Rangoli, which means a row of colors or layer of colors, is a traditional Indian form of art where women decorate the entrance of their houses early in the morning, especially during the Diwali festival. Rangoli designs competition is often held time to time in different regions of India. These designs are created using the thumb and the forefinger. Rangoli is a form of welcoming guests and different deities into the house. As it is said ‘Athithi Devo Bhava’, which simply means that guests are a form of God, so everyone should treat them with hospitality. Rangoli brings joy and happiness to everyone. Rangoli designs often brings out an artist in you. It is also believed that with Rangoli, you are inviting all the gods to visit your home and give the blessings.
What is Rangoli?
The term Rangoli is a Sanskrit origin. In other parts of the world, there are different names for Rangoli. In Tamil Nadu, it is called Kolam, in Bengal, it is called Alpana, in Rajasthan, and it is called Madana, and so on.
History of Rangoli
Rangoli was first made at the time of Chitralakshana. During that period, the son of the King’s highest priest had passed away and Lord Brahma asked him to draw a portrait of the boy, which was an exact replica of the deceased. Life was then breathed into the portrait and the boy was made alive. This was the first time that the Rangoli design was made.
In the story of Ramayana, the people of Ayodhya painted Rangoli designs to welcome Shree Rama back after fourteen years of migration in the forest. In Mahabharata, this form of art, had been used by the gopis in their free time. It helped them refresh their mind and ease away the pain of separation from Lord Krishna. There are many other legends as well that are associated with Rangoli. Rangoli is made using various materials like rice flour; a flower petal, colored sand, and have been practiced for ages. In the ancient times, natural dyes like indigo, barks of trees, etc. were used to color these designs. Nowadays, synthetic dyes have replaced these natural dyes. Along with the Rangoli, diyas are lit and placed, in order to welcome Goddess Lakshmi, the Goddess of wealth and prosperity.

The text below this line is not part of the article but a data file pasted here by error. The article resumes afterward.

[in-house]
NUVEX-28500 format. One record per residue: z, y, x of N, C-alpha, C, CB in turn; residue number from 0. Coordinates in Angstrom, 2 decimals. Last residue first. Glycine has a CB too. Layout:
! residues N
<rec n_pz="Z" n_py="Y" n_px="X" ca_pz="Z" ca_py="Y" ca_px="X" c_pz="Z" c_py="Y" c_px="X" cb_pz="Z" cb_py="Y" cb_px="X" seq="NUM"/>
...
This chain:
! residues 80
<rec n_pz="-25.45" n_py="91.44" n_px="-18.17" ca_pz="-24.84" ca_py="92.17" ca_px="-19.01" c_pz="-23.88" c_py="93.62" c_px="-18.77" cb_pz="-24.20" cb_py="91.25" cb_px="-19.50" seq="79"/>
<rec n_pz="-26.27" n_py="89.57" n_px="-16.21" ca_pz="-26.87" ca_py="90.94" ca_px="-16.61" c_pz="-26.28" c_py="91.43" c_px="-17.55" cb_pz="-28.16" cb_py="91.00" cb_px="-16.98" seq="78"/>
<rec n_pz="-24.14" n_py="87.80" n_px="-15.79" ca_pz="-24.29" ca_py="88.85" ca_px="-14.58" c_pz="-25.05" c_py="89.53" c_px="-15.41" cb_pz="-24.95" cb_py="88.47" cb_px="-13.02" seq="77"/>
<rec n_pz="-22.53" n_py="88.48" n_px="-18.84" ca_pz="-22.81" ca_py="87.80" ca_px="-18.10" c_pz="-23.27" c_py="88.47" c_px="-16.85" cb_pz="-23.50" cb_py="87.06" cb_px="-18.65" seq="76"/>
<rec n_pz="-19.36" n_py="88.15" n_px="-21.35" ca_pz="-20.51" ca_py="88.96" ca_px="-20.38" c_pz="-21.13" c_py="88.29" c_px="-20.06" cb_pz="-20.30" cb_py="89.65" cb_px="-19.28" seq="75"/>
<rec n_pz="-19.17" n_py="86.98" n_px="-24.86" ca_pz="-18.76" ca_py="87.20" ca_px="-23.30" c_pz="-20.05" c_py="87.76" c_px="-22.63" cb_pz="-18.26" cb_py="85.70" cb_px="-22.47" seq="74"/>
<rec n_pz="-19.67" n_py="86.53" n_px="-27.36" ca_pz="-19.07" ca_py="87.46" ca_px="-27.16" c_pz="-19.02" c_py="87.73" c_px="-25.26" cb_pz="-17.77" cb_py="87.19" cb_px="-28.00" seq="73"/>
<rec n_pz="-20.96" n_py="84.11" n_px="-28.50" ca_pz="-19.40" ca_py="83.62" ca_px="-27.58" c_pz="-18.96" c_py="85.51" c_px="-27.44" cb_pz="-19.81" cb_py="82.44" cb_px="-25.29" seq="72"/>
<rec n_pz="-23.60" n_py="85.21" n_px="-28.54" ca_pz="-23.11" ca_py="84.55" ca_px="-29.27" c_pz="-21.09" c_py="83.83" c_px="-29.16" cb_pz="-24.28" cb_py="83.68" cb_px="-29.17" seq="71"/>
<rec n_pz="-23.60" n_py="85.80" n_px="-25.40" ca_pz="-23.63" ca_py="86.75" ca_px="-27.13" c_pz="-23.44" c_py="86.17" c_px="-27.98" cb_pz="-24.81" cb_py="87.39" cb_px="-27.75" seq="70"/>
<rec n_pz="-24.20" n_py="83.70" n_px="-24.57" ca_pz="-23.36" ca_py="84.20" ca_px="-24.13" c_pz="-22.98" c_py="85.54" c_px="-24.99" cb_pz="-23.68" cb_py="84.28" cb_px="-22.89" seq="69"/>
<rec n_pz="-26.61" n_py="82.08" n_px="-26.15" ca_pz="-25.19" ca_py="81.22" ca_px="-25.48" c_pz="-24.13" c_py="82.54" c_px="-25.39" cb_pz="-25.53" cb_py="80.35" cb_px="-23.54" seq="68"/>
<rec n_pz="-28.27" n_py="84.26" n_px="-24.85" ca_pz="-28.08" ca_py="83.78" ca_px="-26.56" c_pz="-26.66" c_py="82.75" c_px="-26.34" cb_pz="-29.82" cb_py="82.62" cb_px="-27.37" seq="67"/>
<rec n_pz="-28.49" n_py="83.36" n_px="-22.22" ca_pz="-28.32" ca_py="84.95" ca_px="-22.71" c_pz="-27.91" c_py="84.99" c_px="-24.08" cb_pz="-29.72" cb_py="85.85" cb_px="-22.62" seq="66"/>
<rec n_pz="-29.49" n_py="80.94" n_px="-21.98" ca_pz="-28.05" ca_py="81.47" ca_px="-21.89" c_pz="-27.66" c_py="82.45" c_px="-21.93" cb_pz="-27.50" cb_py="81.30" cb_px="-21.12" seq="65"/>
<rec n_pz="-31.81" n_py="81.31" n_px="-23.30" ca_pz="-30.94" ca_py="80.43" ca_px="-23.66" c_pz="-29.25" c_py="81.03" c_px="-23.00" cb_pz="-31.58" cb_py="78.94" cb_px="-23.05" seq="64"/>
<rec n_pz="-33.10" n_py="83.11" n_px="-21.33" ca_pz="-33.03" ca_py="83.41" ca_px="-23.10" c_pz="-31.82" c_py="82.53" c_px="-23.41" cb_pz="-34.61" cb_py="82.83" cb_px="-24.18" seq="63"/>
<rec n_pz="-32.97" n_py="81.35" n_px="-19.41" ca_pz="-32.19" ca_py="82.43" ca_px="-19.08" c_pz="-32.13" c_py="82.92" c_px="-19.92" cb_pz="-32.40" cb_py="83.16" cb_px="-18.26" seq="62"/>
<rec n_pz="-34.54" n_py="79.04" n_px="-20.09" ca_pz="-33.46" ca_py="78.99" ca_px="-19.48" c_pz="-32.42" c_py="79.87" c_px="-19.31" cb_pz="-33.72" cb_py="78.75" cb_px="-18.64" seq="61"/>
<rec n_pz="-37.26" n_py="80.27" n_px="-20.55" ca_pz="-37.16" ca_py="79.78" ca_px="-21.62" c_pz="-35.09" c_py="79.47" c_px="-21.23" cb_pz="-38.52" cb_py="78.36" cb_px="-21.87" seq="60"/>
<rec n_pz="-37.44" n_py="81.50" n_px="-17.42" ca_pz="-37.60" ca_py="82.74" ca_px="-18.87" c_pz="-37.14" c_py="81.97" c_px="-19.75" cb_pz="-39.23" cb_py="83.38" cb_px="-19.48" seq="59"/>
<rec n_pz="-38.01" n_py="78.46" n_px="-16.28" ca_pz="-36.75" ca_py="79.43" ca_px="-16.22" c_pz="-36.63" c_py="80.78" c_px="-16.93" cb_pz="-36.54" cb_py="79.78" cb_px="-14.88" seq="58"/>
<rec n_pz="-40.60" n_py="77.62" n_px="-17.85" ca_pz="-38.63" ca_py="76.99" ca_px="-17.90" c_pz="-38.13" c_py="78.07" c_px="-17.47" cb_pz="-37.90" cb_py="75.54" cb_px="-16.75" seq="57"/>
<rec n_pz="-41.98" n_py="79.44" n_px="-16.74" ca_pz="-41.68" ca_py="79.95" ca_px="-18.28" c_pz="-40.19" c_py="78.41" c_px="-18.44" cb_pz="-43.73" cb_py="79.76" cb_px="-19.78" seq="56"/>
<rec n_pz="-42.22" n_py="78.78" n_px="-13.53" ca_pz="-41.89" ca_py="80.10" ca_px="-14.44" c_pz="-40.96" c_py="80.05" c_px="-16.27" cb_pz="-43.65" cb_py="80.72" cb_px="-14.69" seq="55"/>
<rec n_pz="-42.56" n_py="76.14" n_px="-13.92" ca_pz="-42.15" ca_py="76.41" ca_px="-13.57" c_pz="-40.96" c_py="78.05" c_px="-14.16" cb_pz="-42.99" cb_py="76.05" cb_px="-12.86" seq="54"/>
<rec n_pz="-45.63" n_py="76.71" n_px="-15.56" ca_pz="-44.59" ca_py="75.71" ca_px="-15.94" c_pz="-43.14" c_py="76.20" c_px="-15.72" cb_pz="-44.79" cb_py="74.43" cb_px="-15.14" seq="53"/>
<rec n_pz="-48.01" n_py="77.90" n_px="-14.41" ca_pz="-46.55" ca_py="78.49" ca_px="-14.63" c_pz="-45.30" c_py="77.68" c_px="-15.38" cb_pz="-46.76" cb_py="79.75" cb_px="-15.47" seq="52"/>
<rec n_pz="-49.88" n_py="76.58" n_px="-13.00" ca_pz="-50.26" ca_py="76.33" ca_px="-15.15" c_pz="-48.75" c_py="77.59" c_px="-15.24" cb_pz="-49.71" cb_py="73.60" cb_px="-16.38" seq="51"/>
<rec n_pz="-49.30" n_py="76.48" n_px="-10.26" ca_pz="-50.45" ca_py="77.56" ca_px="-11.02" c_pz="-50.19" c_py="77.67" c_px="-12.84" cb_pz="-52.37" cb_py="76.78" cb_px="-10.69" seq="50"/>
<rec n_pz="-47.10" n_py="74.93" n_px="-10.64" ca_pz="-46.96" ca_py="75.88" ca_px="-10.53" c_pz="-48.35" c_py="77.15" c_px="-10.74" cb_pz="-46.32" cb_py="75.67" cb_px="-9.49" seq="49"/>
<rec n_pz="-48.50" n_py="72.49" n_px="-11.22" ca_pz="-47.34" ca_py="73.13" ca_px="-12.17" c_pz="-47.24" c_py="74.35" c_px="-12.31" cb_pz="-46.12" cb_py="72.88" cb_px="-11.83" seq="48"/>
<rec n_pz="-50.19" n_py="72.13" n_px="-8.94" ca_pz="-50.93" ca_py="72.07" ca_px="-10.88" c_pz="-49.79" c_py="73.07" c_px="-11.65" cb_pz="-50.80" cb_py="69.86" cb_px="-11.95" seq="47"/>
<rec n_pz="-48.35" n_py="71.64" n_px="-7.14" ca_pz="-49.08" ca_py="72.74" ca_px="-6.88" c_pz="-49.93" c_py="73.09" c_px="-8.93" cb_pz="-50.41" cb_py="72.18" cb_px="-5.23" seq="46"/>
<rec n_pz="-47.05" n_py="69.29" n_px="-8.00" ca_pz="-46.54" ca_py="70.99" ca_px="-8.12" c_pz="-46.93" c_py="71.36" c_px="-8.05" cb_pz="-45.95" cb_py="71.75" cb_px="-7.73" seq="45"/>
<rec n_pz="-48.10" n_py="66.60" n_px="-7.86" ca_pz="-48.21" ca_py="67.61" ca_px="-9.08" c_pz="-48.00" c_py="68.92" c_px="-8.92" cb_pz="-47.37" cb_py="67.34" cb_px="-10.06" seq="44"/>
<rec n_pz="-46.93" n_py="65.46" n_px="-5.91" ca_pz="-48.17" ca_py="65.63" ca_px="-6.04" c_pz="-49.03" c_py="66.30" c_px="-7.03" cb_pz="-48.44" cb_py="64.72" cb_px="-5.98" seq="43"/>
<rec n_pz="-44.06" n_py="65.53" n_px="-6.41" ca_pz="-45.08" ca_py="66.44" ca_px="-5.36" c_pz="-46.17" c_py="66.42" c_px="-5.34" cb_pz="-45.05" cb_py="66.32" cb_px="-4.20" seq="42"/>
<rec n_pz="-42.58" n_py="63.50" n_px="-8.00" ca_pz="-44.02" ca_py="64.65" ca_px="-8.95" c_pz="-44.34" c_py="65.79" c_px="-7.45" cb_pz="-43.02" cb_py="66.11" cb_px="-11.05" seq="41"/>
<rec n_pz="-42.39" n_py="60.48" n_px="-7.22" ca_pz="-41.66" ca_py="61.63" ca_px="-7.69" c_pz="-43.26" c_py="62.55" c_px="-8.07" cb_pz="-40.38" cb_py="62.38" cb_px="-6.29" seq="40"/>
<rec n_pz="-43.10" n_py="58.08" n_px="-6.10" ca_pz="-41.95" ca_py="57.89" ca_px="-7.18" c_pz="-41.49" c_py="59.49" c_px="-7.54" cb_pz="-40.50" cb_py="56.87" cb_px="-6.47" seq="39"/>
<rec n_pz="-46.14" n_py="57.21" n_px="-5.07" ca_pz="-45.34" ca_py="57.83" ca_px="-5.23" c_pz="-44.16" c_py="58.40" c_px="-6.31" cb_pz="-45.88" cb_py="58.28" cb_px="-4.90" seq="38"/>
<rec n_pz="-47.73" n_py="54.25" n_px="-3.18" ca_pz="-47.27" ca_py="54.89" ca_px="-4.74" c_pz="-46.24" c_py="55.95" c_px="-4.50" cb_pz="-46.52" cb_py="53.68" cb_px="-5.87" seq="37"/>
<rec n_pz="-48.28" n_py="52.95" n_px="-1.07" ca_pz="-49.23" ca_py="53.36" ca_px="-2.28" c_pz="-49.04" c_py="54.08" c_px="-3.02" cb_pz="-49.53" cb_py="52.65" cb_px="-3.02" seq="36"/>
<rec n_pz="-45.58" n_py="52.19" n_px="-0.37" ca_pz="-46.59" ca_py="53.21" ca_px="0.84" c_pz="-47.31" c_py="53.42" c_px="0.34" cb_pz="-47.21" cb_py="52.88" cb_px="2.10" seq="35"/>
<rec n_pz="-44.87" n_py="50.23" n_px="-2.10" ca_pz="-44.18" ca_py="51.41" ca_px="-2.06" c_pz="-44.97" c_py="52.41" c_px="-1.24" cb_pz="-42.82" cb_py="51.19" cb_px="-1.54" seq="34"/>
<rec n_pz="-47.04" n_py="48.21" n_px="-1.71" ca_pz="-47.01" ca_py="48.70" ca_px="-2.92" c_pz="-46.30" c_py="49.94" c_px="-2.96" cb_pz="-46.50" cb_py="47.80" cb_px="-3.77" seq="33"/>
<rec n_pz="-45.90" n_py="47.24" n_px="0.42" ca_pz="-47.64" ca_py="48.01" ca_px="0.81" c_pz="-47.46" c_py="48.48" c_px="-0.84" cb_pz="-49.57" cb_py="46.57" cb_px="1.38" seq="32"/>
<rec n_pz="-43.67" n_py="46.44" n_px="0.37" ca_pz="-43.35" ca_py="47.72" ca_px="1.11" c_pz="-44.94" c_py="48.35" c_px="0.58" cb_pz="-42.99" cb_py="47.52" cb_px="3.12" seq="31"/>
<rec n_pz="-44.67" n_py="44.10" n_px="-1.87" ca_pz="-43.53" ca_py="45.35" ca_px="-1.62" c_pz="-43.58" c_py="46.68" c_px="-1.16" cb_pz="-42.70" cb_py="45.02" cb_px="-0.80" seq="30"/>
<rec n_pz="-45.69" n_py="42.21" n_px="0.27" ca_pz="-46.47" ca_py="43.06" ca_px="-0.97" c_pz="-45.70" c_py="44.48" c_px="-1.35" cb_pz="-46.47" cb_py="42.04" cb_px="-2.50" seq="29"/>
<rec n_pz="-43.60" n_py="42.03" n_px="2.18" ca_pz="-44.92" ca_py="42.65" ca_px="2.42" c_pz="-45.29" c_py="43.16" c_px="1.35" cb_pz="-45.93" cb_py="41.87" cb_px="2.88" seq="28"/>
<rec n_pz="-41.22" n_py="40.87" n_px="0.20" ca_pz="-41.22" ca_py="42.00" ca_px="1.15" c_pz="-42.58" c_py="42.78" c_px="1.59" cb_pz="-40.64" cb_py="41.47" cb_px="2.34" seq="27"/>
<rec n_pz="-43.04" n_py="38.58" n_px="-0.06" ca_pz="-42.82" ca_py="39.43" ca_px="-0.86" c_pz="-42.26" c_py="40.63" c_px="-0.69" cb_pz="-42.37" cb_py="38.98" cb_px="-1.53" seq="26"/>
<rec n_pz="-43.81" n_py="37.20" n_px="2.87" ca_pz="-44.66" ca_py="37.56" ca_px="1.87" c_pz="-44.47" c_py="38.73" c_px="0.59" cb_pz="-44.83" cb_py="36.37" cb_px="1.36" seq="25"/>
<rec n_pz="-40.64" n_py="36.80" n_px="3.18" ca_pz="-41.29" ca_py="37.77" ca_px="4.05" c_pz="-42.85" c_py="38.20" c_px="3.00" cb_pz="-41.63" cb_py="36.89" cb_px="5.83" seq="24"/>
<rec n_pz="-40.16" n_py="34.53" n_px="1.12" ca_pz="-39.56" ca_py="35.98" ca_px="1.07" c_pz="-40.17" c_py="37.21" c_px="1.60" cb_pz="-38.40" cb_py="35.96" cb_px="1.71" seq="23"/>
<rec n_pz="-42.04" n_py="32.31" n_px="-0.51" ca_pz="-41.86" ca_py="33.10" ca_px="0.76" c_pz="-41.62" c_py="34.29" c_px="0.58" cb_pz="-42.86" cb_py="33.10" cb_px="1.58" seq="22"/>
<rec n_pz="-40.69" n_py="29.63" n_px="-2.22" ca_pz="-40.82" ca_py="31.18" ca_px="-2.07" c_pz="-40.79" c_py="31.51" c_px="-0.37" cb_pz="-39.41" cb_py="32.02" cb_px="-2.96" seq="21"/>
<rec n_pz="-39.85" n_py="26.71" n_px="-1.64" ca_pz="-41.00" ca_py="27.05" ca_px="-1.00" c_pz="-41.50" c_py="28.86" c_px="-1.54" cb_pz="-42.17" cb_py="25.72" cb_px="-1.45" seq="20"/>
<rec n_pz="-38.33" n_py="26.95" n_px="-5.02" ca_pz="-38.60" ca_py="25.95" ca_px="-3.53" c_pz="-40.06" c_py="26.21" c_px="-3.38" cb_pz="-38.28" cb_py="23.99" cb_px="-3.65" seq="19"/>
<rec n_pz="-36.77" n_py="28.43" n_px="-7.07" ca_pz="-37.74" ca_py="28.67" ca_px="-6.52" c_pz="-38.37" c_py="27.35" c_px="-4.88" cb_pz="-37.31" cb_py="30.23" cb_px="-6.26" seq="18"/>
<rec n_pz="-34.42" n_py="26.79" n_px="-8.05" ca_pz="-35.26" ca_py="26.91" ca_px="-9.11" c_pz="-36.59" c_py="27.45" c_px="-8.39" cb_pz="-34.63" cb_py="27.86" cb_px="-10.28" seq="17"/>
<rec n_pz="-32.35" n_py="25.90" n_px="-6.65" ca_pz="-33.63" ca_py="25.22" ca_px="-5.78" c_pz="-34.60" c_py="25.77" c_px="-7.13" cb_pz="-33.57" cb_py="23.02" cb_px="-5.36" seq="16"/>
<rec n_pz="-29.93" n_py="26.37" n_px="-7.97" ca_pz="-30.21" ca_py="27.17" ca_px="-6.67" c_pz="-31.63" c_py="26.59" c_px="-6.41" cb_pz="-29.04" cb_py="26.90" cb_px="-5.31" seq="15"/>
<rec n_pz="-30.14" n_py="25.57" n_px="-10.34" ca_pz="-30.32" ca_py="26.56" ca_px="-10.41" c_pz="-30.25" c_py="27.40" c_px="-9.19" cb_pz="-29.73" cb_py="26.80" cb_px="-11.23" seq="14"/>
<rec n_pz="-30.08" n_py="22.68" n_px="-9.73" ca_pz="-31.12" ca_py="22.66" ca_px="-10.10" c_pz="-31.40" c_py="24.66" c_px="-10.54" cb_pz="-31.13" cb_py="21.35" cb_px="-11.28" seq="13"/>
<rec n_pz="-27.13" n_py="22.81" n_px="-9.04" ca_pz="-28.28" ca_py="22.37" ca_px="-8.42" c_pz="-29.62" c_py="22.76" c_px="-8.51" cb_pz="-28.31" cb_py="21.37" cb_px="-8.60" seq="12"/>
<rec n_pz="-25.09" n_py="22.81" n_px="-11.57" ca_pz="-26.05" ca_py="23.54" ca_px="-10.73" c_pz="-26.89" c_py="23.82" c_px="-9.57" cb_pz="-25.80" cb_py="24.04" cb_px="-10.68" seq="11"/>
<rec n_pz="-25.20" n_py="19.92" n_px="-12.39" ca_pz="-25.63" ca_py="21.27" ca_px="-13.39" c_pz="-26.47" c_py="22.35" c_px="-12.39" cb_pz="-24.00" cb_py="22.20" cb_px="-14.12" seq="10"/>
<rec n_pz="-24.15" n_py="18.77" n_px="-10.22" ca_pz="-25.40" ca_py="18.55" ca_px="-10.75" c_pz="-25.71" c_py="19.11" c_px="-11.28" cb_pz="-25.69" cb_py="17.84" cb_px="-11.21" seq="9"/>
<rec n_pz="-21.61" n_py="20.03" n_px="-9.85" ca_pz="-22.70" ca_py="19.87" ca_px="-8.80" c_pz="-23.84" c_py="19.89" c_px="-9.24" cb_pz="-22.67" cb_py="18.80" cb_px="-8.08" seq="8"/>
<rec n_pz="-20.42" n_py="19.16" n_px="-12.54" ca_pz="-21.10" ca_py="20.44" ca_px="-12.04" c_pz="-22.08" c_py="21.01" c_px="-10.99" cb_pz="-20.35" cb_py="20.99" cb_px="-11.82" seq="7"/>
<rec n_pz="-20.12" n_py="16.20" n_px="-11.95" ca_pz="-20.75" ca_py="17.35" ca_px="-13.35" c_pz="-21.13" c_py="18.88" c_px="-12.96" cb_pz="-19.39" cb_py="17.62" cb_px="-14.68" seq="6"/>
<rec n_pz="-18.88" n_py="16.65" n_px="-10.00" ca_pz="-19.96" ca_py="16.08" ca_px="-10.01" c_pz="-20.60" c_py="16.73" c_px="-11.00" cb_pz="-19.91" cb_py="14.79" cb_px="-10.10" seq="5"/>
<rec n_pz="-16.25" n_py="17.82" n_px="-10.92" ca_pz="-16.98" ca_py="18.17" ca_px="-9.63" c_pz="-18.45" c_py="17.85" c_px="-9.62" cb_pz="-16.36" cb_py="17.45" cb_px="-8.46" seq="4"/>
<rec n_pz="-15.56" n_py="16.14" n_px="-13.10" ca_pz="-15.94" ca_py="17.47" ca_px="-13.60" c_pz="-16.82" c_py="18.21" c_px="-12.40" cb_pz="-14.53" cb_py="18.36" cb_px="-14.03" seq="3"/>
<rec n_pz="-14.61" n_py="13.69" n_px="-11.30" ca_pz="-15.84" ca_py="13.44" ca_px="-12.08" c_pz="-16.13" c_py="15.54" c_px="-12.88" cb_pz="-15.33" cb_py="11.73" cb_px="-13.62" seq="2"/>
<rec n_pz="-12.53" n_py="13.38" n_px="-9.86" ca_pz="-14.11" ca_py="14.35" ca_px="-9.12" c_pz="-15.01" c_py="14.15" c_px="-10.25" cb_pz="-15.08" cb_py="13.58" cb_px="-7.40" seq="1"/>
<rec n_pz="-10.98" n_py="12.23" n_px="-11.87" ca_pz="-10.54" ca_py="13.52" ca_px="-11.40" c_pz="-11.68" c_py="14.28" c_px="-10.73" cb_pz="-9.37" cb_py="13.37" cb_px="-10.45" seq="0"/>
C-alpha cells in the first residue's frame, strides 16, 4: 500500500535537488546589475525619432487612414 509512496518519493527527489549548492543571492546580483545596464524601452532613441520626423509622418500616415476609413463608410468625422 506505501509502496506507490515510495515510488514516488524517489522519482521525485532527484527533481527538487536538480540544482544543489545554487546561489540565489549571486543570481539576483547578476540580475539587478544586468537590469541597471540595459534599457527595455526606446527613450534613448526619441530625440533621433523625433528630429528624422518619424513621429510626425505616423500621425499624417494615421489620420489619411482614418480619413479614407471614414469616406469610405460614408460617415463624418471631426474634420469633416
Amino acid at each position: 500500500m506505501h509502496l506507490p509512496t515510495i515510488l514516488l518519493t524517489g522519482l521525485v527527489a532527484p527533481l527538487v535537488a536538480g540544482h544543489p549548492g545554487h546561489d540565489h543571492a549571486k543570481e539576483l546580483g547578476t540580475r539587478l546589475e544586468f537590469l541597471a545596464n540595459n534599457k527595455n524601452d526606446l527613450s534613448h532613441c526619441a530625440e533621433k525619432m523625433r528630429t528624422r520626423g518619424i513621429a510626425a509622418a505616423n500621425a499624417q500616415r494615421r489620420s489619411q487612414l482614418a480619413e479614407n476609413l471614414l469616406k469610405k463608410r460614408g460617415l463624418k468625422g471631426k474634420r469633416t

Rangoli is of any shape and size and a common Rangoli design that you will often see is the feet of Goddess Lakshmi. There are many more designs that are drawn by women like a peacock, many free-form images, flowers; religious icons, etc. The main motive of creating Rangoli designs is that it brings good luck. However, these designs are made with no gaps in between, as it believed that an incomplete Rangoli would attract evil spirits.
The most interesting fact about Rangoli is that, it is drawn in two ways: Dry as well as wet. Women and young girls make different Rangoli designs everyday during special occasions, festivals, or maybe a wedding celebration. Some women are so talented that they can make temples, deities, birds, landscapes, etc. so artistically that you would marvel their piece of work. For those who are not so good at drawing, there are ready-made stickers or stencils available in the market, which will help them to draw the designs and fill it with colors later on. It is not very easy to draw a Rangoli, as it needs more creativity and imagination. The design used to make Rangoli includes geometrical patterns, lotus, the swastika, conch shells, trident, footprints, idols, animals and so on. Each state in India has a different way of making Rangoli, based on the artist’s imagination and creativity. An interesting fact is that, Rangoli is being encouraged among young children in many schools by holding competitions, every year, during the festival of lights, Diwali. In a very near future, we shall provide some really good rangoli designs for the inspiration of our Indian readers. Keep following trend in India blog to learn more about the culture and history of India.